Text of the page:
After a few months alone dealing with feelings like this, I was determined to change how I was living, but only at the very beginning stages of being able to do so. Trying to find the church, even though it turned out to be a futile attempt, was nevertheless the beginning of something new. Giving myself some credit, and a little break, allowed my attention to drift out of my mind and see the newspaper with the ad for the church on the floor next to my chair. There was a phone number and I quickly dialed it before I could talk myself out of it. I left a simple recorded message asking for directions.

I wasn’t looking for a ‘church’, so it wouldn’t have been a disappointment if they didn’t call back. It was the words ‘contemporary and ‘community’ that drew me in. Though the important thing, for me, was that I had tried to do something that would get me out of the grip of whatever it was that I was in the grip of and out amongst people again.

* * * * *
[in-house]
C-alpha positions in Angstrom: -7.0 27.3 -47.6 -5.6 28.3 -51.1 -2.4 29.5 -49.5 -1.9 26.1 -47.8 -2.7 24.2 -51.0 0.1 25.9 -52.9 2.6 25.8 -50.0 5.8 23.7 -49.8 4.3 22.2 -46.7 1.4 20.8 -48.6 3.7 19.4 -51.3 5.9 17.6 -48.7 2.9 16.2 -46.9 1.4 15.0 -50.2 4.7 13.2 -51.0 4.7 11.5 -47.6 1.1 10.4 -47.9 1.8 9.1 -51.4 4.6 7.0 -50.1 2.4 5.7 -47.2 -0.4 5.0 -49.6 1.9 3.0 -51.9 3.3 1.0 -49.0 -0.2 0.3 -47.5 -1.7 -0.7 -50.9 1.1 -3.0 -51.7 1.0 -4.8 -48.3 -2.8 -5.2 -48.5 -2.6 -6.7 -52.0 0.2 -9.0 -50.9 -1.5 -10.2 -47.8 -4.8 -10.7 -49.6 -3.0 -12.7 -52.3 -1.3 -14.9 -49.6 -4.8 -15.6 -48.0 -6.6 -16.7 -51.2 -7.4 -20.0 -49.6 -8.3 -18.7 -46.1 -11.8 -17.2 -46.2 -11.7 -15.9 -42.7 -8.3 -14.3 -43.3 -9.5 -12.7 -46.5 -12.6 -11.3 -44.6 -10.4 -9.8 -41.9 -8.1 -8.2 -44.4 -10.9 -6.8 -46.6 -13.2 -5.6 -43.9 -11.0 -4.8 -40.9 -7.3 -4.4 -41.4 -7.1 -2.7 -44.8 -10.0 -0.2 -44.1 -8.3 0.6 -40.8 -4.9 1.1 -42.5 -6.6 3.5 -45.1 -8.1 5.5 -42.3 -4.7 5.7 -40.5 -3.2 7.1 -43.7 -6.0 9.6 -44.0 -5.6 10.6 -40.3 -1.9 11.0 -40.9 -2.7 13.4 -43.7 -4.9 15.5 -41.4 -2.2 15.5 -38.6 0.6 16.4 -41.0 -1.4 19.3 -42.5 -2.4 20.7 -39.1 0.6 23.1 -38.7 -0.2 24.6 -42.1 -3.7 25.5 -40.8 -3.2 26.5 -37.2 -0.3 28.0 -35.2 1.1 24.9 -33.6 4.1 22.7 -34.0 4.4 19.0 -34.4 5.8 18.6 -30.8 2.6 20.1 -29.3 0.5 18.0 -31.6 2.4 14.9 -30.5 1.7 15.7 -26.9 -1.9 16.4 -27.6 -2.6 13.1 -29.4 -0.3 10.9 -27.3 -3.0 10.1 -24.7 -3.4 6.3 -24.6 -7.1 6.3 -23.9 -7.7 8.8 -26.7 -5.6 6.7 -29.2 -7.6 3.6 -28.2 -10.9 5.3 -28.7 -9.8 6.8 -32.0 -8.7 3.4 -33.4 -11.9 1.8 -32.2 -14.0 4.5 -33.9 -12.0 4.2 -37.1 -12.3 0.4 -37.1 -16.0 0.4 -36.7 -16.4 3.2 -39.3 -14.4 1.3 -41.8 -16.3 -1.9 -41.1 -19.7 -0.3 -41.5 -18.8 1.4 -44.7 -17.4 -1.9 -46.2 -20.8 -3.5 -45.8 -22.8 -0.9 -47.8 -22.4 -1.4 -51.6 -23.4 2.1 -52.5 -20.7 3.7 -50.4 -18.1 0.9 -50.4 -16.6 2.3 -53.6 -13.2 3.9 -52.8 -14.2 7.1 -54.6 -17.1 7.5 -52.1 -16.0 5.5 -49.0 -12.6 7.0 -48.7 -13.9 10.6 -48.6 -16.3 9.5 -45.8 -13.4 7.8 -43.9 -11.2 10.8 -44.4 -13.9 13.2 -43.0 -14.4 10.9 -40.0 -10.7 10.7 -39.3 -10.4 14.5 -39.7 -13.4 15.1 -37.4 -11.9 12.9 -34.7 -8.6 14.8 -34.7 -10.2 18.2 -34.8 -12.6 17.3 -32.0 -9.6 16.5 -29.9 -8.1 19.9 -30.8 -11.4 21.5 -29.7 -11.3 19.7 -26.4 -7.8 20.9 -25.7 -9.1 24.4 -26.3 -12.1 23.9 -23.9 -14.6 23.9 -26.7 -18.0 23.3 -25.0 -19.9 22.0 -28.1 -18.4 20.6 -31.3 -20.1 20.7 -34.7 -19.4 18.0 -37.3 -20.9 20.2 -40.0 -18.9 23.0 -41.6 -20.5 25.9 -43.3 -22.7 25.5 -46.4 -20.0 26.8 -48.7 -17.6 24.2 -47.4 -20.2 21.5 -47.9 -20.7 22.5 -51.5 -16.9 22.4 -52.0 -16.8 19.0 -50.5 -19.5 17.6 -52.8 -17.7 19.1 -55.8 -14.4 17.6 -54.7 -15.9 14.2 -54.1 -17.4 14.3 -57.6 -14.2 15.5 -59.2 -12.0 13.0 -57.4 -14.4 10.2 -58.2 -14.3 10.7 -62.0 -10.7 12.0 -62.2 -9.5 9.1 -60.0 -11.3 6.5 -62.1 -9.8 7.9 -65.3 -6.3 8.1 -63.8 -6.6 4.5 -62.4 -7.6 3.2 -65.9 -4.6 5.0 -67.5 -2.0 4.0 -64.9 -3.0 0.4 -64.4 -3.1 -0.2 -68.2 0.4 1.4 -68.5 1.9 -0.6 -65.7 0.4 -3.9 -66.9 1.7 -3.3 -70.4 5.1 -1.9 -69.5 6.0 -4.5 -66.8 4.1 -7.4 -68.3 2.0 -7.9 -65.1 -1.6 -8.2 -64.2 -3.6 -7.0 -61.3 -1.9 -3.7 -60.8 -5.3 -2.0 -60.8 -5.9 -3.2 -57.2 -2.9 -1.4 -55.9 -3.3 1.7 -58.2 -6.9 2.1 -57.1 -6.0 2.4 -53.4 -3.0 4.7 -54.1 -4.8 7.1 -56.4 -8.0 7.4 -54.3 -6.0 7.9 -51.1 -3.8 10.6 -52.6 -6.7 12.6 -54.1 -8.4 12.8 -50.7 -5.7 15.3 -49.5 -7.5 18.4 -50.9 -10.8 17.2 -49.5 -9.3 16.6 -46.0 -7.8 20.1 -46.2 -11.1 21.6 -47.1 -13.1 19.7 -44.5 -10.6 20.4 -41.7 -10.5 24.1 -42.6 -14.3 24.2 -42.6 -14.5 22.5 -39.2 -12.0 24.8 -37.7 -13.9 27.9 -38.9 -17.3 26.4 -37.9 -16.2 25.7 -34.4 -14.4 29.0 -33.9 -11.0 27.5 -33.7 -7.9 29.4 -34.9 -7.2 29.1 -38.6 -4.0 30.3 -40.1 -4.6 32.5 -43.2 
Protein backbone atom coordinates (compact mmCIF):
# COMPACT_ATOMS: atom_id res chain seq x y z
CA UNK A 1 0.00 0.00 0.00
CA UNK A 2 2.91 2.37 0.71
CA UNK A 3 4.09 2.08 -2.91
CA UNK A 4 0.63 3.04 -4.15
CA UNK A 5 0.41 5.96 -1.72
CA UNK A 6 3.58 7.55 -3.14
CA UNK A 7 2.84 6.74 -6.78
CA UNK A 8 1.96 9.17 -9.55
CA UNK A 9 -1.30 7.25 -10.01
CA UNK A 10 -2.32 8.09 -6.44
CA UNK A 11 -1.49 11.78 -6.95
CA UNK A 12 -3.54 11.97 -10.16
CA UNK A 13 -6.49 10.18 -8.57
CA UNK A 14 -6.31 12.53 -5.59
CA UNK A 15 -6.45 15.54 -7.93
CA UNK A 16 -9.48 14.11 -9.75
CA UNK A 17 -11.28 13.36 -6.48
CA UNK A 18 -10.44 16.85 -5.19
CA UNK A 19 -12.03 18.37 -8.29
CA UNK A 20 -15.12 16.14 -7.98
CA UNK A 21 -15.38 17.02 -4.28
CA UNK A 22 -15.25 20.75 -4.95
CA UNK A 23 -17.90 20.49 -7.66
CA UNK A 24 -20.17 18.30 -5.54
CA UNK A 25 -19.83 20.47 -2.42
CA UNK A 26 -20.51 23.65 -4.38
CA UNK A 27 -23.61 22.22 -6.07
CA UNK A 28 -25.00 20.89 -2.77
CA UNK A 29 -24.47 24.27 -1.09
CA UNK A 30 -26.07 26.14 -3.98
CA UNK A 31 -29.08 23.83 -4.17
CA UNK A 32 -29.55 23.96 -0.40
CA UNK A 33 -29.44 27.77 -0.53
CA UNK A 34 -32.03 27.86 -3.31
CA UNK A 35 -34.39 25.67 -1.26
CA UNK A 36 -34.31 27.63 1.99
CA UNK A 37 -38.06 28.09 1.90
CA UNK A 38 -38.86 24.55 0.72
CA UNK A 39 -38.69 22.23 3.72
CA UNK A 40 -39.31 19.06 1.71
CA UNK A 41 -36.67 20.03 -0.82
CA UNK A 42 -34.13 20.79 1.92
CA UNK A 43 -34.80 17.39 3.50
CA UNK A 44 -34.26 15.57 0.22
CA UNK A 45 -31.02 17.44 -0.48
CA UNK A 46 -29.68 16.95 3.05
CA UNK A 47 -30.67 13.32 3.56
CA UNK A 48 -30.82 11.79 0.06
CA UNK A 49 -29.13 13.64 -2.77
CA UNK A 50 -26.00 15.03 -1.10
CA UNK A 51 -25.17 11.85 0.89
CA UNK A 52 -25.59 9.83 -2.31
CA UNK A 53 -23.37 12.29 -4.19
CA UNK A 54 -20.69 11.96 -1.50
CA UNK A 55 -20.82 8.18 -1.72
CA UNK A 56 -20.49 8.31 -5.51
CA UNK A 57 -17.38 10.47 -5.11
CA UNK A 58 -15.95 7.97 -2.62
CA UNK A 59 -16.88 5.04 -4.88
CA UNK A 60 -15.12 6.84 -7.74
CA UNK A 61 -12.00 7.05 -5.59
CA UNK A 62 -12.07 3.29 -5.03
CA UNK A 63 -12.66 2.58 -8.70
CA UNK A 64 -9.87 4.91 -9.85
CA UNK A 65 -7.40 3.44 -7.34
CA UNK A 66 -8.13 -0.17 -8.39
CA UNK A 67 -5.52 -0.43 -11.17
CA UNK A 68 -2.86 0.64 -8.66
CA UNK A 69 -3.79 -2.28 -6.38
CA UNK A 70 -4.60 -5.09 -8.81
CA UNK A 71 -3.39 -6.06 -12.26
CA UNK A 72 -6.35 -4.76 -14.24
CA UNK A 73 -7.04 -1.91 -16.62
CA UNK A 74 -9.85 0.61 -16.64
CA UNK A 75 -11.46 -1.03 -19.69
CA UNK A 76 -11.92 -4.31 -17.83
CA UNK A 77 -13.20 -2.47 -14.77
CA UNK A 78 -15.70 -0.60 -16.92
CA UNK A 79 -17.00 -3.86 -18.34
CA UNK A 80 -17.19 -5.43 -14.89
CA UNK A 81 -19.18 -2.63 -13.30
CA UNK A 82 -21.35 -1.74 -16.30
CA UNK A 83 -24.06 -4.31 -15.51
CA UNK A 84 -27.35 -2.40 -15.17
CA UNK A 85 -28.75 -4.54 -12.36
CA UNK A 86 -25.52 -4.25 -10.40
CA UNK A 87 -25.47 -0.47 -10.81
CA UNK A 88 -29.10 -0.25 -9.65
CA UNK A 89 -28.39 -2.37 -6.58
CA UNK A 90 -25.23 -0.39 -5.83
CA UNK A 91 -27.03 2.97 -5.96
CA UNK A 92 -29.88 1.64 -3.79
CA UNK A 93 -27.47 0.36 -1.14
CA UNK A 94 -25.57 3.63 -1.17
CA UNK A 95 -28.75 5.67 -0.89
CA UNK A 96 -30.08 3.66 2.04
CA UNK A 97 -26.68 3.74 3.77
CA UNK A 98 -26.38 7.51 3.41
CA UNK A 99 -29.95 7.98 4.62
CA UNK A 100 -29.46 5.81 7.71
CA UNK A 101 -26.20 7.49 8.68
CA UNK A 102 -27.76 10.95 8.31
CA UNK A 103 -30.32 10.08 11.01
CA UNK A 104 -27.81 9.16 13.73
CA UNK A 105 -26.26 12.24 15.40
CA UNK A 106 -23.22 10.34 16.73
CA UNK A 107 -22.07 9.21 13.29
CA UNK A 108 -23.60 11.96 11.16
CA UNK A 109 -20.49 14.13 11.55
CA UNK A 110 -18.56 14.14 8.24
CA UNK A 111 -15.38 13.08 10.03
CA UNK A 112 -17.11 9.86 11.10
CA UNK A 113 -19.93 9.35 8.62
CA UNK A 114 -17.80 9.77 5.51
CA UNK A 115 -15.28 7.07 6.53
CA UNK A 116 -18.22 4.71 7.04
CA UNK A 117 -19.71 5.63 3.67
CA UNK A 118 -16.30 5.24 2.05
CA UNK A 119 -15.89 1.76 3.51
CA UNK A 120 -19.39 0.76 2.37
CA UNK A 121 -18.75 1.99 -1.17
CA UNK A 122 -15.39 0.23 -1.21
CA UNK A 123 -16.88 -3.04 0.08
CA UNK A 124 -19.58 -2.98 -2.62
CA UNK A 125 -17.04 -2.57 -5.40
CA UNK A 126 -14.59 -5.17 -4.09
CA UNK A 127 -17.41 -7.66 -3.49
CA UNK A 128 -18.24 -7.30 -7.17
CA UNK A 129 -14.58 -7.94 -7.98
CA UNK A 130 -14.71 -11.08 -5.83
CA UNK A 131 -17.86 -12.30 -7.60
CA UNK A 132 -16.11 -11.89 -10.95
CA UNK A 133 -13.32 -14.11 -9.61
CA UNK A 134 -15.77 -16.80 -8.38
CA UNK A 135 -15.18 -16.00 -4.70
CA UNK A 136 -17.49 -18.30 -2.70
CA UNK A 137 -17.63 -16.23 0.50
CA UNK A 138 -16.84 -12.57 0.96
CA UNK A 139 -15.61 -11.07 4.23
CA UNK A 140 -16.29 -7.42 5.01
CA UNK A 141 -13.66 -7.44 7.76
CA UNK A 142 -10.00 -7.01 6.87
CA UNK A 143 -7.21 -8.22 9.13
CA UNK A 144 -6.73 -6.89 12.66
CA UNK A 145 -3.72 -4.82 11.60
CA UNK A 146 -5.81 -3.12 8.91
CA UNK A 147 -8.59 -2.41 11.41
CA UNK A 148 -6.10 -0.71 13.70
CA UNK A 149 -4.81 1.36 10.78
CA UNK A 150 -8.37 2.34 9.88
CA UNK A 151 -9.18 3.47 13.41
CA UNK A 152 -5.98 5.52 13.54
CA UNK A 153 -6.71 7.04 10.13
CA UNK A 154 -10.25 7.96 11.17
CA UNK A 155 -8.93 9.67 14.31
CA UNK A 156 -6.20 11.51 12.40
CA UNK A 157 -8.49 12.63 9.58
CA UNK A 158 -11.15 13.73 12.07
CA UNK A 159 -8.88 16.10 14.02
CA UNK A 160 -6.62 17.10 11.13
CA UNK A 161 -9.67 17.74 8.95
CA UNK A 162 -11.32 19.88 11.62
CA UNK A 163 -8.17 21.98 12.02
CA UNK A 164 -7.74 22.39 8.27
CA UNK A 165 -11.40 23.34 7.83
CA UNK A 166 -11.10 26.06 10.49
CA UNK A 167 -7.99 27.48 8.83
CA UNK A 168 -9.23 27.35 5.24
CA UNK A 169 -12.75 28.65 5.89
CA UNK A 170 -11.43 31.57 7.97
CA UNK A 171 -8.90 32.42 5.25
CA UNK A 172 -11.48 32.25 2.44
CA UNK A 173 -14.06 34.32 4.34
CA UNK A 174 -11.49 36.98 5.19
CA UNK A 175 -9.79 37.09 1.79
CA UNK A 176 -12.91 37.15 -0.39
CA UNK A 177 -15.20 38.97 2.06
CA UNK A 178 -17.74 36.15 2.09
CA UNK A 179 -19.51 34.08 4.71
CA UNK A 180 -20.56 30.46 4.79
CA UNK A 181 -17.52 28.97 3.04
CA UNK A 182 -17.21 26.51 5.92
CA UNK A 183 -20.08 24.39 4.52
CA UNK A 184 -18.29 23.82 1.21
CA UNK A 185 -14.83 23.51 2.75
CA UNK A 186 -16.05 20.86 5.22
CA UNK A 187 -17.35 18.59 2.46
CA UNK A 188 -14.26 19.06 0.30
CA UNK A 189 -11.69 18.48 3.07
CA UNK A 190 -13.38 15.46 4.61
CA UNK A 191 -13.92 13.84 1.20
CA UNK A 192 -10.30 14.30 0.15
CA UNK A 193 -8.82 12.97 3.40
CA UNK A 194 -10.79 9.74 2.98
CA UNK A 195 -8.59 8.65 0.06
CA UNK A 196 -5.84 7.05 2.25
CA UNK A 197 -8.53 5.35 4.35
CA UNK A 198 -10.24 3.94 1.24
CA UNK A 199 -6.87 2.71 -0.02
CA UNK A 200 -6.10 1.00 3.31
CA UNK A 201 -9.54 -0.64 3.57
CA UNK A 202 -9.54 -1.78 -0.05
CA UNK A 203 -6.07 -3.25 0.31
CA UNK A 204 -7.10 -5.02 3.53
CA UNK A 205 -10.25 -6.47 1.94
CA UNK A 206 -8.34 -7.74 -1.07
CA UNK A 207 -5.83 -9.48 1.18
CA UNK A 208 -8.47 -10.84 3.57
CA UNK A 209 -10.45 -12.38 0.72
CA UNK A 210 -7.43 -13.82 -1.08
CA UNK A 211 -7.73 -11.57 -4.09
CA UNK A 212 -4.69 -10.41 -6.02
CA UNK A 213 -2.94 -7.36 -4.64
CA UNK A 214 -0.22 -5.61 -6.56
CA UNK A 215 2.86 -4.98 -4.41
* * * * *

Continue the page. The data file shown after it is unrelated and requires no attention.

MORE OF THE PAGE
Sometime during the following week, someone did return my call. The voice was that of a youngish-sounding woman who explained to me that the street the church is located on was divided in two by an avenue. If I would have returned to the avenue and drove half a block south, I would have found the other half of the street and the church. She didn’t say anything to promote the church, nor did she ask me any questions. She told me her name and to ask for her if I showed up on Sunday.

To say that her genuineness made it easier for me to get there the next Sunday would be a lie, but at least it did nothing to augment my chronic wavering and feelings of despair. I’ve tried a couple of times already to describe what it is like when one is under the spell of despair or dealing with the after-effects of acute stress. Here’s another: two and two no longer add up to four. When you are faced with a simple proposition, such as if you are spending too much time alone then you should get out and meet people, it simply doesn’t add up or compute. You will either get stuck around three, or flare out exponentially with too many zeros to count (4,000,000,000,000…).